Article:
To combat obesity and diabetes in Huntsville, AL, several resources are going to be needed. The rate of Alabama residents was that are without health insurance was at 17.5 percent at last count in 2019, which was compared to 13.6 percent nationwide (Alabama Public Health, 2022). Without health insurance, it can be difficult to access health education, medications, and visits with a primary care physician. Currently, there is an initiative in Huntsville called “Healthy Huntsville” that offers nutrition education, walking events, and free exercise classes in a local park. However, these exercise classes are only offered on Saturdays for the months of May and June (City of Huntsville, 2022). In order to truly make a difference, I think there will need to be a push for more free exercise programs, additional nutritional guidance, and free classes regarding weight and/or diabetes management.
As with most of the Southeastern United States, Alabama is known for unhealthy foods. Our entire culture in Alabama revolves around football Sundays full of unhealthy snacks. If you plan a funeral in Alabama, one of the first questions that tends to come up is “what is everyone bringing to eat for the reception?”. If one were to drive through Huntsville, they would see fast food restaurants on every single corner. In order to change the diabetes and obesity rates, there is going to have to put work put in to change the cultural mindset in Alabama regarding food. I do think that this could prove to be difficult, as the aged 40-50 population that my project is targeting has primarily been raised with these habits; I anticipate that these habits will be hard to break.
In addition to changing the mindset around food from a cultural standpoint, it also needs to change in the home setting. According to an article by Harvard University (n.d.), while obesity does have genetic components, genetic obesity can be counteracted by making nutritious food choices and by exercising regularly. Excessive abdominal fat has a direct impact on type 2 diabetes diagnosis, with the prevalence of diabetes increasing linearly with a diagnosis of obesity (Klein et al., 2022). Children with obese parents have an increased risk of obesity themselves due to modeling unhealthy habits (Mayo Clinic, n.d.). By providing education to lower the adult obesity rates, the goal is to also lower the rate of diabetes diagnoses and childhood obesity.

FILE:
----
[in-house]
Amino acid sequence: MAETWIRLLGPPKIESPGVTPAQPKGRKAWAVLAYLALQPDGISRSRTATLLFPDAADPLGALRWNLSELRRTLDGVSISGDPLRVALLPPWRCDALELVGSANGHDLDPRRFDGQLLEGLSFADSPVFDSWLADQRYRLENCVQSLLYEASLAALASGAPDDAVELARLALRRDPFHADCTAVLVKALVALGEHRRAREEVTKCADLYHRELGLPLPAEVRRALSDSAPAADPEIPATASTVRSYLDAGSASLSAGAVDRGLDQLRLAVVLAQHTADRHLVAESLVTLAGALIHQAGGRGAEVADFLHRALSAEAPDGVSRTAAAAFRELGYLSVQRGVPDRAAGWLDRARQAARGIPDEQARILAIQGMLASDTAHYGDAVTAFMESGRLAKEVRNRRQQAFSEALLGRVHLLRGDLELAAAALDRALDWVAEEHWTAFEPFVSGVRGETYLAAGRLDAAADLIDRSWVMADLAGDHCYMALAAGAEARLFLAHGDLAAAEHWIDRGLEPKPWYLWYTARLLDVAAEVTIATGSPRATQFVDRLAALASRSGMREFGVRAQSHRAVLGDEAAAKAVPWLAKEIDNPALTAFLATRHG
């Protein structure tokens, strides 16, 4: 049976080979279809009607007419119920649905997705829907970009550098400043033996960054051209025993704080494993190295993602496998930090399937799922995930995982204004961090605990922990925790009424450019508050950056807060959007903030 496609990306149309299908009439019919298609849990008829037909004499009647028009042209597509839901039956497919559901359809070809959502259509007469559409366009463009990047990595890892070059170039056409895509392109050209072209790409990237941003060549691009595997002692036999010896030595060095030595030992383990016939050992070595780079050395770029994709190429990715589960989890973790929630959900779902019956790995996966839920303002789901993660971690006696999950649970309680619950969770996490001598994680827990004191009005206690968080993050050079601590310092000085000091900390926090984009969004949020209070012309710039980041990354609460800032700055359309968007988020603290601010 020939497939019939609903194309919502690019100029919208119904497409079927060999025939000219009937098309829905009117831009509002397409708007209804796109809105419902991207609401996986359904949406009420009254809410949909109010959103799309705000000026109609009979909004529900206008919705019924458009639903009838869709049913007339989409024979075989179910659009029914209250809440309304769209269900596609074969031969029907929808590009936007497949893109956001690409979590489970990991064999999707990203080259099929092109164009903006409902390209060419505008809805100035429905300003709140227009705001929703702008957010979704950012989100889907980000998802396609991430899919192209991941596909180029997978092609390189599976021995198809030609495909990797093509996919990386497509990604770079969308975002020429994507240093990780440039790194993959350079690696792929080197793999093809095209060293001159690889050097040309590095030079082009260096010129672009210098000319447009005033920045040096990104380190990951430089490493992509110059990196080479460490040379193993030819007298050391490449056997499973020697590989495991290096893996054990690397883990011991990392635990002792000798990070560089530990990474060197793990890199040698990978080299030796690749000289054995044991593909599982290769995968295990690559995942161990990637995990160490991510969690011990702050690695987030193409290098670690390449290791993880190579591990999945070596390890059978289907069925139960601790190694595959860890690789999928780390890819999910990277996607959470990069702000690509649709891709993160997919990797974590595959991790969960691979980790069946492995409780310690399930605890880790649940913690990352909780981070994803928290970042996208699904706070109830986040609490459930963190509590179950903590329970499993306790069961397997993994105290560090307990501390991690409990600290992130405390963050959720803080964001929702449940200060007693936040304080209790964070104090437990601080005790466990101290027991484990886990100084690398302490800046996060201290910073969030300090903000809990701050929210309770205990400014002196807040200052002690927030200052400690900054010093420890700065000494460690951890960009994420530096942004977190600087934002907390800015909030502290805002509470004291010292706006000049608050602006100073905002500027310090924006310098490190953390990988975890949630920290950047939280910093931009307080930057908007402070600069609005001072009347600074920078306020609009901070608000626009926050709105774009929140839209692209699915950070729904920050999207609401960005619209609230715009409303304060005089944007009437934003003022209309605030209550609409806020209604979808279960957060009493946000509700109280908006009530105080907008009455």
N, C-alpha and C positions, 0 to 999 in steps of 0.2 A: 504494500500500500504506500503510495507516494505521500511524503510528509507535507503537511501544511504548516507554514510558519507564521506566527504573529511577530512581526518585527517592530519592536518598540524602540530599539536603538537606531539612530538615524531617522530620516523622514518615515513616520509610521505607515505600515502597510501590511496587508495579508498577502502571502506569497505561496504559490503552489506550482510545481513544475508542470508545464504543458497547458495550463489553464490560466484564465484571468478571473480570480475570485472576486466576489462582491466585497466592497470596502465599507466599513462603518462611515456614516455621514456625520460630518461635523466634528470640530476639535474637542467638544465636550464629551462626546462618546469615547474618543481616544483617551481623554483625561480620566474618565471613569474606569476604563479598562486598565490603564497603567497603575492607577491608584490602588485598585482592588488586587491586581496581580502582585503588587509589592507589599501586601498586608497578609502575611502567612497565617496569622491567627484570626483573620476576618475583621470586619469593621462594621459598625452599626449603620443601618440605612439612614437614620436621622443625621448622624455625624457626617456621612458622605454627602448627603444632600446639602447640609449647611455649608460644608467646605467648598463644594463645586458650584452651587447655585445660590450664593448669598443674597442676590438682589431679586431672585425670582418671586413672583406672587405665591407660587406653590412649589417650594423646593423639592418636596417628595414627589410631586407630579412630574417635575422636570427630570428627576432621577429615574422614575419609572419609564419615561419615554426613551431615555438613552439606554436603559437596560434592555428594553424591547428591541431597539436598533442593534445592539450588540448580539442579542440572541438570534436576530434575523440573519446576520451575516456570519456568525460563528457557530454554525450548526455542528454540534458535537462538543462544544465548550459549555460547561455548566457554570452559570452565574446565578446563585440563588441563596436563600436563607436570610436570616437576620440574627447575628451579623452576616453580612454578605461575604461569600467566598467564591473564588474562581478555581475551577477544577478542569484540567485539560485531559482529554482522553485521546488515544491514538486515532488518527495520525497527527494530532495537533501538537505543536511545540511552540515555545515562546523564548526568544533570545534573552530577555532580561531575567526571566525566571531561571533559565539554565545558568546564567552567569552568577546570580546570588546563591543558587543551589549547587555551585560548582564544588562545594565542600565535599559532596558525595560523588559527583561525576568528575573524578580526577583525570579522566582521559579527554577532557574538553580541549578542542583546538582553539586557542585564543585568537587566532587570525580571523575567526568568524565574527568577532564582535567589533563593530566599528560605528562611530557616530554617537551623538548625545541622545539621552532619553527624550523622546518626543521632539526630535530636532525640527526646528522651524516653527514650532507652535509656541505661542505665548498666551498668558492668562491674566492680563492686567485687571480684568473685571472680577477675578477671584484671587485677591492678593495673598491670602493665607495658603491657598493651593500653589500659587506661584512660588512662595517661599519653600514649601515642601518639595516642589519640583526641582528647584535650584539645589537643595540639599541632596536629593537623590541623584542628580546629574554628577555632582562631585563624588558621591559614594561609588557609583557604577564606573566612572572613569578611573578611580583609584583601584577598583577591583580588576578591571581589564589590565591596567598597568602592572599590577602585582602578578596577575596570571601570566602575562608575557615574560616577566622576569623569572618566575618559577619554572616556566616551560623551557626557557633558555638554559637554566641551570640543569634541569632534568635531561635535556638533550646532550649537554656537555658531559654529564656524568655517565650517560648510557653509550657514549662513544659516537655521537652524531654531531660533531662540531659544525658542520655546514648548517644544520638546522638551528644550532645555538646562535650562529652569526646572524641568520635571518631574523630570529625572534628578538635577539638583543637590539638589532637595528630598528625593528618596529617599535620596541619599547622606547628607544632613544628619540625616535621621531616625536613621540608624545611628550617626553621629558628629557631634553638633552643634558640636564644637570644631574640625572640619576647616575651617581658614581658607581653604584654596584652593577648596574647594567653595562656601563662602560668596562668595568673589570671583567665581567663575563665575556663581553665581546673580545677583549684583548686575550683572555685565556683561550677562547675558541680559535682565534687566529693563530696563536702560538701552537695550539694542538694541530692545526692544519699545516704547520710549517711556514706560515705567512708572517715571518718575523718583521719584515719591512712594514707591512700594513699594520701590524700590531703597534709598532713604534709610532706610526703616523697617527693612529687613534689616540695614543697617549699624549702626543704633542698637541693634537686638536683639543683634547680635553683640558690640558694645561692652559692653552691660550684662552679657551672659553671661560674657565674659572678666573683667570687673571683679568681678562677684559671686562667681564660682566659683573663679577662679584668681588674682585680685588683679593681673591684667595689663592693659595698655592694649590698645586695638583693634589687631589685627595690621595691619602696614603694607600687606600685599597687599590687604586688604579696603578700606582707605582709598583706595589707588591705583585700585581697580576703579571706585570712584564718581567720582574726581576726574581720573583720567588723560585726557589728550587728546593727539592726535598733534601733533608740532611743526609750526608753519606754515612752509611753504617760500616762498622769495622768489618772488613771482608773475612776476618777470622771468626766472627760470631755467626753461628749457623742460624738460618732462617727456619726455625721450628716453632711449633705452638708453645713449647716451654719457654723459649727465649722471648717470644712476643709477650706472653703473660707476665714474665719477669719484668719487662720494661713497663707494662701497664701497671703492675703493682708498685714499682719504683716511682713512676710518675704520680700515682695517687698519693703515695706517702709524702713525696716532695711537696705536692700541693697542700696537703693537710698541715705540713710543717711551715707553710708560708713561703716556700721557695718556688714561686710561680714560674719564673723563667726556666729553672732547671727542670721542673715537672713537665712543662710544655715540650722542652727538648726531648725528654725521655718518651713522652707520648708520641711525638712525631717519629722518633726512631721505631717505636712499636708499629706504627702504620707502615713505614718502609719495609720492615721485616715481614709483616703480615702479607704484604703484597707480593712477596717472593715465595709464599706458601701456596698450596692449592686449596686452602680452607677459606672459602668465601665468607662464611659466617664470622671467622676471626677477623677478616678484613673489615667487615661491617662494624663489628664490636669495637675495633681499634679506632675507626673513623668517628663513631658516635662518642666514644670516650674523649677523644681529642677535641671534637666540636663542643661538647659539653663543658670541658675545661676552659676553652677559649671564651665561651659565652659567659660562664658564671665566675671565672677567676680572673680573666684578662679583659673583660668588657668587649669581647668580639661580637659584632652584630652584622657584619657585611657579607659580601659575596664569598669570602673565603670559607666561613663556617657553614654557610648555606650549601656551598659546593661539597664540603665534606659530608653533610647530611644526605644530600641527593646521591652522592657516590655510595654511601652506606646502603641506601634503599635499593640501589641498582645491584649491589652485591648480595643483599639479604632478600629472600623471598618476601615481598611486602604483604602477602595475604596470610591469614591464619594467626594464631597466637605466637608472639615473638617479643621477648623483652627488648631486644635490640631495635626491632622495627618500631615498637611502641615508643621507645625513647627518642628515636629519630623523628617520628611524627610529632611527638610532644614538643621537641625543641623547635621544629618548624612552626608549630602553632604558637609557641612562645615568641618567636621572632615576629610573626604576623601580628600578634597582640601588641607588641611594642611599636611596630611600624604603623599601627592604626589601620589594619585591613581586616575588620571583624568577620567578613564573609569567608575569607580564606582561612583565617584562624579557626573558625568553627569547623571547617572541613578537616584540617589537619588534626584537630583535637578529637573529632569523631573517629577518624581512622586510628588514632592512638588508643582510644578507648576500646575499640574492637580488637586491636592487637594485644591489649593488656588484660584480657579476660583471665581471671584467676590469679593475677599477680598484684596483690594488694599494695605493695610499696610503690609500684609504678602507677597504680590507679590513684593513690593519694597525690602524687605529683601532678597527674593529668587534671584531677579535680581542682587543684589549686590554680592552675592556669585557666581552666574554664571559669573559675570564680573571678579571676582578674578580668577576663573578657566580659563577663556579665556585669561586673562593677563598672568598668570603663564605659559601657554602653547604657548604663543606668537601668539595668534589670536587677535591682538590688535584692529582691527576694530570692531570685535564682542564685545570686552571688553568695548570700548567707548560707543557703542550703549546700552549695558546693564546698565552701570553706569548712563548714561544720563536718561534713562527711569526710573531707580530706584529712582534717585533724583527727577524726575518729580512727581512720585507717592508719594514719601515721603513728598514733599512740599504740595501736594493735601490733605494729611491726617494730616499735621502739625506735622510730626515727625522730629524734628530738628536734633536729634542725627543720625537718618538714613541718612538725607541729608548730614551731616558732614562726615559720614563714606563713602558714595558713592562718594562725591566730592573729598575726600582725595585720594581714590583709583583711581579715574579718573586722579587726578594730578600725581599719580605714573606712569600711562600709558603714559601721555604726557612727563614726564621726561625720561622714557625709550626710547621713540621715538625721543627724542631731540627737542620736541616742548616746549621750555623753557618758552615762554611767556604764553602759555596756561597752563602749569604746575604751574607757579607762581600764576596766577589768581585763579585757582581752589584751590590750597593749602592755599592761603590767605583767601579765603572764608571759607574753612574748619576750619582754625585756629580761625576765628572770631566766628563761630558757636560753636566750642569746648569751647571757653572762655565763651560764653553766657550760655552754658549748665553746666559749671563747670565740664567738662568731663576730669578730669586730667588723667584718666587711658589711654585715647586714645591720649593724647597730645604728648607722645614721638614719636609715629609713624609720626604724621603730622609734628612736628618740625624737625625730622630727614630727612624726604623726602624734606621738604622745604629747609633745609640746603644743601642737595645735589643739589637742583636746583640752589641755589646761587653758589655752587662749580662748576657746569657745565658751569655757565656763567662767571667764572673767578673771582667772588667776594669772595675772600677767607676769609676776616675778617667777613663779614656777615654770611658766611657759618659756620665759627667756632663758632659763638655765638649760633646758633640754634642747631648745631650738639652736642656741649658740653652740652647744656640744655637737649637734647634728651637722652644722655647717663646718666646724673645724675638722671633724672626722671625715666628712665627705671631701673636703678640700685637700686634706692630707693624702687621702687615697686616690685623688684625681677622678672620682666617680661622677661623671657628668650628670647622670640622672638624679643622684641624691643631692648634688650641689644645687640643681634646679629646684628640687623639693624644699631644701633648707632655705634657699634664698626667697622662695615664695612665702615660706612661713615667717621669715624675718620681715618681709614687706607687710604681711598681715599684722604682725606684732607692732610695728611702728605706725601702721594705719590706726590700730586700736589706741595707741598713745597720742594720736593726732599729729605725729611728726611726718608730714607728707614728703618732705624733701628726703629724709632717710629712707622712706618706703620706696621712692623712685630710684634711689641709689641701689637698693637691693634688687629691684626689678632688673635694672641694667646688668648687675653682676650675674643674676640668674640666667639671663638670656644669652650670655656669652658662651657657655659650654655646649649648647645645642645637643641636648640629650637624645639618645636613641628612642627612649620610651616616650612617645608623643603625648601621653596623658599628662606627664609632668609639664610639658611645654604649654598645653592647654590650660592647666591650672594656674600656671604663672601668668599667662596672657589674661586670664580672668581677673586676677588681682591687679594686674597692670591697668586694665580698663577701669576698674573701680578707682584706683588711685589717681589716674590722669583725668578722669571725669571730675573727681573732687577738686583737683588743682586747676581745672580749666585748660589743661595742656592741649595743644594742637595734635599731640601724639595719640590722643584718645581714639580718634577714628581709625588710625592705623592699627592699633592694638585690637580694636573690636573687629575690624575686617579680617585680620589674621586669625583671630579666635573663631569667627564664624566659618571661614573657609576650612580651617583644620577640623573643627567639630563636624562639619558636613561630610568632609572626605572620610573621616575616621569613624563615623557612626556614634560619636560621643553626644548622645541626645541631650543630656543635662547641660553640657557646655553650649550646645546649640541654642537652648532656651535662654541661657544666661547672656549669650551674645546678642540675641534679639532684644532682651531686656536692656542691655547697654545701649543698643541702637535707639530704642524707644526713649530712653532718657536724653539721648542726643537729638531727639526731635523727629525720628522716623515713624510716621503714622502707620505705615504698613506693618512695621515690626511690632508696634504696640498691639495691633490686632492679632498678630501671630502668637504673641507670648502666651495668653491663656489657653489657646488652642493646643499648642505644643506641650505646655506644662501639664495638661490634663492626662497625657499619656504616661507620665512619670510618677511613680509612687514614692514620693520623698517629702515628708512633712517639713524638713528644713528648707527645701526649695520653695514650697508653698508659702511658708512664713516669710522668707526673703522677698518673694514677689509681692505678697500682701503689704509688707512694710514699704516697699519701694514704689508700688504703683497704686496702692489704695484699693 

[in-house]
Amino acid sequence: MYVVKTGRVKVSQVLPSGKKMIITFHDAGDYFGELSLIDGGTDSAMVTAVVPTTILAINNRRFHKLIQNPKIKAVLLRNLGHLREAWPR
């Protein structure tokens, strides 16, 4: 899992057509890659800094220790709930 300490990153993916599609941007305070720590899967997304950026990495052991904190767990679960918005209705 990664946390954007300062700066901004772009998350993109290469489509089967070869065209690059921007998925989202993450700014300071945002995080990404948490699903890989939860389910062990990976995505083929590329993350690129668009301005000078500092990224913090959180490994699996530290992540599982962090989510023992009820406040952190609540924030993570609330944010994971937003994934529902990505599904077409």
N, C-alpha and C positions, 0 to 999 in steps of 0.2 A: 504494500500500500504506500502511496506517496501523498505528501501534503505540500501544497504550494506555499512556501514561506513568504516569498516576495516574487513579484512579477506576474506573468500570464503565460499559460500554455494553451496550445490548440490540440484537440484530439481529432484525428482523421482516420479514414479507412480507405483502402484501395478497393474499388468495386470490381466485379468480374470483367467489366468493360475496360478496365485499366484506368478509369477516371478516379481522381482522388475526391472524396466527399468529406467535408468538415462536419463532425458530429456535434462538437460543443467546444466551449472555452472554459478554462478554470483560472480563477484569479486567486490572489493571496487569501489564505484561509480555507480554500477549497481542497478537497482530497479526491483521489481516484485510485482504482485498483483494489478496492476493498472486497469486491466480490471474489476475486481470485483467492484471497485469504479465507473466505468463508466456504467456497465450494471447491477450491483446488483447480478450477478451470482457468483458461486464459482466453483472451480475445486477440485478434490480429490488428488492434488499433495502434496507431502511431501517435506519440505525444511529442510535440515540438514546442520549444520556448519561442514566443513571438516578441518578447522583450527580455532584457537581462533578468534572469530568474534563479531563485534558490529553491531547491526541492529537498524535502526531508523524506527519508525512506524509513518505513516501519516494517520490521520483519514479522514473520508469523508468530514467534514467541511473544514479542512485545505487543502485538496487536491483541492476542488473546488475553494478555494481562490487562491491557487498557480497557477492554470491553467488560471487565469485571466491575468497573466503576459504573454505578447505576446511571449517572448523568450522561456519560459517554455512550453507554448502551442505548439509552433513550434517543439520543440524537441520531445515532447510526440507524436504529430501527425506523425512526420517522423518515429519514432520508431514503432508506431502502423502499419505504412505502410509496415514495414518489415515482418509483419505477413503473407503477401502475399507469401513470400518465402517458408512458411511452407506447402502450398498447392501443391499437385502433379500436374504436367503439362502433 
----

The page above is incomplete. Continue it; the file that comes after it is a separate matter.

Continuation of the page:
In a study published in Nutrients journal (2022), researchers found that offering therapeutic patient education interventions for patients with both obesity and diabetes improved health outcomes. These interventions included telehealth education, the use of interactive presentations, log books, and round table discussions between healthcare providers and study participants. These interventions including teaching of self-care techniques, nutritional guidance, and implementation of lifestyle changes. I believe an approach similar to this one could produce excellent results in my community. Everyone is so busy these days between work, children, school, etc., and I think telehealth education could prove beneficial. Regardless of whether interventions are provided via telehealth or in person, they can lead to a significant improvement in patient health and quality of life.
Alabama Public Health (2022). Health Rankings.
City of Huntsville (2022). Healthy Huntsville.
Correia, J.C., Waqas, A., Huat, T.S., Gariani, K., Jornayvaz, F.R.,Golay, A., & Pataky, Z. (2022).
Effectiveness of Therapeutic Patient Education Interventions in Obesity and Diabetes: A Systematic Review and Meta-Analysis of Randomized Controlled Trials. Nutrients 2022, 14, 3807. https://doi.org/10.3390/nu1418380Links to an external site.
Harvard University (n.d.). Genes are Not Destiny.
https://www.hsph.harvard.edu/obesity-prevention-source/obesity-causes/genes-and-obesity/#:~:text=Most%20people%20probably%20have%20some,lifestyle%2C%20or%20other%20environmental%20factorsLinks to an external site..
Klein, S., Gastaldelli, A., Yki-Järvinen, H., & Scherer, P. E. (2022).
Why does obesity cause diabetes?. Cell metabolism, 34(1), 11–20. https://doi.org/10.1016/j.cmet.2021.12.012Links to an external site.
Mayo Clinic (n.d.). Childhood obesity.